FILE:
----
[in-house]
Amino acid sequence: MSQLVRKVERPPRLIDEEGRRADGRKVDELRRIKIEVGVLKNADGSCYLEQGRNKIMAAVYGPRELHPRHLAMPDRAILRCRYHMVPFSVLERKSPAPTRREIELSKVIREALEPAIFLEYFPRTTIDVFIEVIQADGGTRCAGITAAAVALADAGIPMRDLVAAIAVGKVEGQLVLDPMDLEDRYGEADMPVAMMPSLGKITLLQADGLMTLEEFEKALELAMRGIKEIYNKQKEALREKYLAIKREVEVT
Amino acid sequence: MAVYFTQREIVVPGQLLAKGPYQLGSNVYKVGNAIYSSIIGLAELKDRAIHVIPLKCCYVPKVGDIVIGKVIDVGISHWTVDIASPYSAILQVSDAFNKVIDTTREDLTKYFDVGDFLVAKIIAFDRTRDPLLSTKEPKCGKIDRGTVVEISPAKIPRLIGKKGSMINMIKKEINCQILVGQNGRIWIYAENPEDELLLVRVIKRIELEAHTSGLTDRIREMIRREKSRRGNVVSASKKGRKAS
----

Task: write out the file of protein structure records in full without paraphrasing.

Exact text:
[in-house]
Amino acid sequence: MSQLVRKVERPPRLIDEEGRRADGRKVDELRRIKIEVGVLKNADGSCYLEQGRNKIMAAVYGPRELHPRHLAMPDRAILRCRYHMVPFSVLERKSPAPTRREIELSKVIREALEPAIFLEYFPRTTIDVFIEVIQADGGTRCAGITAAAVALADAGIPMRDLVAAIAVGKVEGQLVLDPMDLEDRYGEADMPVAMMPSLGKITLLQADGLMTLEEFEKALELAMRGIKEIYNKQKEALREKYLAIKREVEVT
Amino acid sequence: MAVYFTQREIVVPGQLLAKGPYQLGSNVYKVGNAIYSSIIGLAELKDRAIHVIPLKCCYVPKVGDIVIGKVIDVGISHWTVDIASPYSAILQVSDAFNKVIDTTREDLTKYFDVGDFLVAKIIAFDRTRDPLLSTKEPKCGKIDRGTVVEISPAKIPRLIGKKGSMINMIKKEINCQILVGQNGRIWIYAENPEDELLLVRVIKRIELEAHTSGLTDRIREMIRREKSRRGNVVSASKKGRKAS